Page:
400+ Sourced quotes
Talking is a hydrant in the yard and writing is a faucet upstairs in the house. Opening the first takes all the pressure off the second. My mouth is sealed for the duration of my stay here. I'm not even going to write letters around to explain to collectors my not having had any Christmas card this year. I'm not going to explain anything personal any more.
The places we have known do not belong solely to the world of space in which we situate them for our greater convenience. They were only a thin slice among contiguous impressions which formed our life at that time; the memory of a certain image is but regret for a certain moment; and houses, roads, avenues are as fleeting, alas, as the years.
The capitalists owned everything in the world, and everyone else was their slave. They owned all the land, all the houses, all the factories, and all the money. If anyone disobeyed them they could throw him into prison, or they could take his job away and starve him to death. When any ordinary person spoke to a capitalist he had to cringe and bow to him, and take off his cap and address him as 'Sir'
We are a wretched family, and ought to be exterminated. We slept here to rest our poor boy on his journey to Bournemouth, and my poor dear wife sickened with scarlet fever, and has had it pretty sharply, but is recovering well. There is no end of trouble in this weary world. (Owing to the illness from scarlet fever of one of his boys, he [Darwin] took a house at Bournemouth in the autumn. He wrote to Dr. Gray from Southampton).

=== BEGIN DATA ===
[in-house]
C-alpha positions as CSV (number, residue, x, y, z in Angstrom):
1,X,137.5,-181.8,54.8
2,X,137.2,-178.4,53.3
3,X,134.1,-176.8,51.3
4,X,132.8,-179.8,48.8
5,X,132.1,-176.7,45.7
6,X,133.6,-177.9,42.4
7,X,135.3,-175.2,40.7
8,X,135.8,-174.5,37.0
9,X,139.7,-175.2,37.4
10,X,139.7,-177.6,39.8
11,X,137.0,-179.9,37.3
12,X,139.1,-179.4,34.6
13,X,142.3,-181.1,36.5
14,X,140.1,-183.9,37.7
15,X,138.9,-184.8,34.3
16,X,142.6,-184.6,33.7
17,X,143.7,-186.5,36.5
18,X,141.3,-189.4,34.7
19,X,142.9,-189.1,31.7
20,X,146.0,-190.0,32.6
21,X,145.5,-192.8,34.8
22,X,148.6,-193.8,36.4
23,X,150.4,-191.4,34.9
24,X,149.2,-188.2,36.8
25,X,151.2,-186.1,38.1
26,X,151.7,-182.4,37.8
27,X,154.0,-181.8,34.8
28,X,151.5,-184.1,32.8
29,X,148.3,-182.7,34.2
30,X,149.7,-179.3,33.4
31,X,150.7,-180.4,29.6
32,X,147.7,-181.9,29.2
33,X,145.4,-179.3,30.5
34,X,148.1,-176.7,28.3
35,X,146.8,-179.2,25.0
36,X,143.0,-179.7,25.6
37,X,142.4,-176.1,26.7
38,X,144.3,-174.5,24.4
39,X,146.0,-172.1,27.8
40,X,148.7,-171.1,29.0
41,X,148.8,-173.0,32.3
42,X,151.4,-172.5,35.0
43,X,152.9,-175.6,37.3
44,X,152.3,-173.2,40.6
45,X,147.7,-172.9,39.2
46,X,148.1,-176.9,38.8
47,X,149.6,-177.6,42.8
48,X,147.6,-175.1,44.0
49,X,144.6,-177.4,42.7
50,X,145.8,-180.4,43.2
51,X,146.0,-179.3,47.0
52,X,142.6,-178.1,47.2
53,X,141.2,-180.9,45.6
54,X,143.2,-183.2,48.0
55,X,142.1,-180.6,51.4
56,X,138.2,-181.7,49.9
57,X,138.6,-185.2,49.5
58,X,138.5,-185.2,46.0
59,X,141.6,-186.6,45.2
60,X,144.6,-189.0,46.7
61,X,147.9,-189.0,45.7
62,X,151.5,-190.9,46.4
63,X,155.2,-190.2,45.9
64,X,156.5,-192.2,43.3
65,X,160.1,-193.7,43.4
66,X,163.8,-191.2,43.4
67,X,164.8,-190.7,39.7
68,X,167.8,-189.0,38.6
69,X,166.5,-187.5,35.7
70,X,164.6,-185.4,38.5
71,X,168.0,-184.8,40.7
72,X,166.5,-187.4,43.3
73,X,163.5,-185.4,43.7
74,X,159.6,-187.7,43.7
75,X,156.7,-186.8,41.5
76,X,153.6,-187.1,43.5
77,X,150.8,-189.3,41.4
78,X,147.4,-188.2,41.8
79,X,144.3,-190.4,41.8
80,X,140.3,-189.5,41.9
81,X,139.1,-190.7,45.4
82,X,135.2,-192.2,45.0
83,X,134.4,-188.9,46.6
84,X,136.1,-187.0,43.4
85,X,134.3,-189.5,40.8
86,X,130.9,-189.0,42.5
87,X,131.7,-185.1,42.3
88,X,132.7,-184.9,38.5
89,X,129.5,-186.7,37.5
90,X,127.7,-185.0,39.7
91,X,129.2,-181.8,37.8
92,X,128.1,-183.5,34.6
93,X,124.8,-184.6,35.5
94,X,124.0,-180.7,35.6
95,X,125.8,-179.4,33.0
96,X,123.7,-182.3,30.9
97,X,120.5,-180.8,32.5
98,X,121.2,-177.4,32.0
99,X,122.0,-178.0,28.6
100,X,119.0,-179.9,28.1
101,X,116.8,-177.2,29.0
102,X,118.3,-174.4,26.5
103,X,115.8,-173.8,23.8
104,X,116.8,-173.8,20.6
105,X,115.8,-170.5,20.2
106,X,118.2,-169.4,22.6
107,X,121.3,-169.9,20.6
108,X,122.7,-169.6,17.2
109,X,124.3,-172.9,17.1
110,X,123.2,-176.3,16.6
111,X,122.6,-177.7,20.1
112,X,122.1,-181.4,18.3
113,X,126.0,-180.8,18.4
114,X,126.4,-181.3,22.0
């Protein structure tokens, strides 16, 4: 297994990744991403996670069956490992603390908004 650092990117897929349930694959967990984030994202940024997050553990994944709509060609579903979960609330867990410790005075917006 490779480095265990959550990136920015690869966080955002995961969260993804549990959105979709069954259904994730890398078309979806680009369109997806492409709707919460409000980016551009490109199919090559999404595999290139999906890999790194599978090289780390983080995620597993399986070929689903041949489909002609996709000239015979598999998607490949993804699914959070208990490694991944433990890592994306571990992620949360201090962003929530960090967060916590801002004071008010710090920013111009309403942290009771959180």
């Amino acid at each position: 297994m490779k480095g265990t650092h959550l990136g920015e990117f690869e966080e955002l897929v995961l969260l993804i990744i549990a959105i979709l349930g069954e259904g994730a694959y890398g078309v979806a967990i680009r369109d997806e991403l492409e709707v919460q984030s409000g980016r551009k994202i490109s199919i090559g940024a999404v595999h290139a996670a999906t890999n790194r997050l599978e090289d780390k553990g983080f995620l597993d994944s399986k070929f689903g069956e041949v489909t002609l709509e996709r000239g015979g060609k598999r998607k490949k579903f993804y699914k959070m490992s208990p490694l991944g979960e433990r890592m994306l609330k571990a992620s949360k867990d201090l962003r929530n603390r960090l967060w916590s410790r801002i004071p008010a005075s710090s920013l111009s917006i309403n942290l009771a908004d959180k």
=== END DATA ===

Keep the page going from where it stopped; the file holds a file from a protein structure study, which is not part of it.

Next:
Paddy and I had scarcely a wink of sleep, for there was a man near us who had some nervous trouble, shell-shock perhaps, which made him cry out 'Pip!' at irregular intervals. It was a loud, startling noise, something like the toot of a small motor-horn. You never knew when it was coming, and it was a sure preventer of sleep.... he must have kept ten or twenty people awake every night. He was an example of the kind of thing that prevents one from ever getting enough sleep when men are herded as they are in these lodging houses.'
It is vain and foolish to arraign this man or that for the part he has taken, or has not taken, and to hold the government responsible for his acts. In no administration can there be perfect equality of action and uniform satisfaction rendered by all. But this government must be preserved in spite of the acts of any man or set of men. It is worthy your every effort. Nowhere in the world is presented a government of so much liberty and equality. To the humblest and poorest amongst us are held out the highest privileges and positions. The present moment finds me at the White House, yet there is as good a chance for your children as there was for my father's.
Written things are not for speech; their form is literary; they are stiff, inflexible, and will not lend themselves to happy and effective delivery with the tongue-where their purpose is to merely entertain, not instruct; they have to be limbered up, broken up, colloquialized and turned into common forms of premeditated talk-otherwise they will bore the house and not entertain it.
Why is psychology the youngest of the empirical sciences? Why have we not long since discovered the unconscious and raised up its treasure-house of eternal images? Simply because we had a religious formula for everything psychic — and one that is far more beautiful and comprehensive than immediate experience. Though the Christian view of the world has paled for many people, the symbolic treasure-rooms of the East are still full of marvels that can nourish for a long time to come the passion for show and new clothes. What is more, these images — be they Christian or Buddhist or what you will — are lovely, mysterious, richly intuitive.